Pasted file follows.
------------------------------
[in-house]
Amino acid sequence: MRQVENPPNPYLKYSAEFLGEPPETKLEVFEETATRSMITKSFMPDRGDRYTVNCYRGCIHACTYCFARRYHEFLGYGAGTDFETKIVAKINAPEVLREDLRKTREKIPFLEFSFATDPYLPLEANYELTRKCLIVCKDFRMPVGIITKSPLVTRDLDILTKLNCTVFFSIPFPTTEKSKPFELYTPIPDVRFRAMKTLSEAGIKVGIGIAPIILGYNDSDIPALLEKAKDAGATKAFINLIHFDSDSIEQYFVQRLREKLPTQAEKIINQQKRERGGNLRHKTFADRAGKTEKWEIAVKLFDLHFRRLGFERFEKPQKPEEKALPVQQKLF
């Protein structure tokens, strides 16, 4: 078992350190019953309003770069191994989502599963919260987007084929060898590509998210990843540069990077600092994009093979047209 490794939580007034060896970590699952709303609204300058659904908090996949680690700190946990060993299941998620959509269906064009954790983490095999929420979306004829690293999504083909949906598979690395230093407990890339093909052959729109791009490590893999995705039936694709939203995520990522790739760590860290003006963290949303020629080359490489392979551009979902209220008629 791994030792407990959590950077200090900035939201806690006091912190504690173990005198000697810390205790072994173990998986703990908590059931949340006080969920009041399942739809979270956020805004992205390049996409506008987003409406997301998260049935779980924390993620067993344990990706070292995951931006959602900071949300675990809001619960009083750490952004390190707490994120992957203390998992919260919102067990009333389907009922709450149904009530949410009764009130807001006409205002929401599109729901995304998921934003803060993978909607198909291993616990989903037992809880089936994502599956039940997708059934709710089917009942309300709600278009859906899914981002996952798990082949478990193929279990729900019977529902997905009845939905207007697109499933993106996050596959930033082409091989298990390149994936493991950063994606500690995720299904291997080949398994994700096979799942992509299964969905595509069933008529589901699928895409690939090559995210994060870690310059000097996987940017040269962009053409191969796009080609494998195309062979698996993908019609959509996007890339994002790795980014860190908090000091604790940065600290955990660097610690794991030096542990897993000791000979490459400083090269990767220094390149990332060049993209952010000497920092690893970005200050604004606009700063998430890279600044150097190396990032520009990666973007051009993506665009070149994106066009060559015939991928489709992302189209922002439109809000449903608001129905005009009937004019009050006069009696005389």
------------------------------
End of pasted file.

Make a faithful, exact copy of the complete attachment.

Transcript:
[in-house]
Amino acid sequence: MRQVENPPNPYLKYSAEFLGEPPETKLEVFEETATRSMITKSFMPDRGDRYTVNCYRGCIHACTYCFARRYHEFLGYGAGTDFETKIVAKINAPEVLREDLRKTREKIPFLEFSFATDPYLPLEANYELTRKCLIVCKDFRMPVGIITKSPLVTRDLDILTKLNCTVFFSIPFPTTEKSKPFELYTPIPDVRFRAMKTLSEAGIKVGIGIAPIILGYNDSDIPALLEKAKDAGATKAFINLIHFDSDSIEQYFVQRLREKLPTQAEKIINQQKRERGGNLRHKTFADRAGKTEKWEIAVKLFDLHFRRLGFERFEKPQKPEEKALPVQQKLF
């Protein structure tokens, strides 16, 4: 078992350190019953309003770069191994989502599963919260987007084929060898590509998210990843540069990077600092994009093979047209 490794939580007034060896970590699952709303609204300058659904908090996949680690700190946990060993299941998620959509269906064009954790983490095999929420979306004829690293999504083909949906598979690395230093407990890339093909052959729109791009490590893999995705039936694709939203995520990522790739760590860290003006963290949303020629080359490489392979551009979902209220008629 791994030792407990959590950077200090900035939201806690006091912190504690173990005198000697810390205790072994173990998986703990908590059931949340006080969920009041399942739809979270956020805004992205390049996409506008987003409406997301998260049935779980924390993620067993344990990706070292995951931006959602900071949300675990809001619960009083750490952004390190707490994120992957203390998992919260919102067990009333389907009922709450149904009530949410009764009130807001006409205002929401599109729901995304998921934003803060993978909607198909291993616990989903037992809880089936994502599956039940997708059934709710089917009942309300709600278009859906899914981002996952798990082949478990193929279990729900019977529902997905009845939905207007697109499933993106996050596959930033082409091989298990390149994936493991950063994606500690995720299904291997080949398994994700096979799942992509299964969905595509069933008529589901699928895409690939090559995210994060870690310059000097996987940017040269962009053409191969796009080609494998195309062979698996993908019609959509996007890339994002790795980014860190908090000091604790940065600290955990660097610690794991030096542990897993000791000979490459400083090269990767220094390149990332060049993209952010000497920092690893970005200050604004606009700063998430890279600044150097190396990032520009990666973007051009993506665009070149994106066009060559015939991928489709992302189209922002439109809000449903608001129905005009009937004019009050006069009696005389």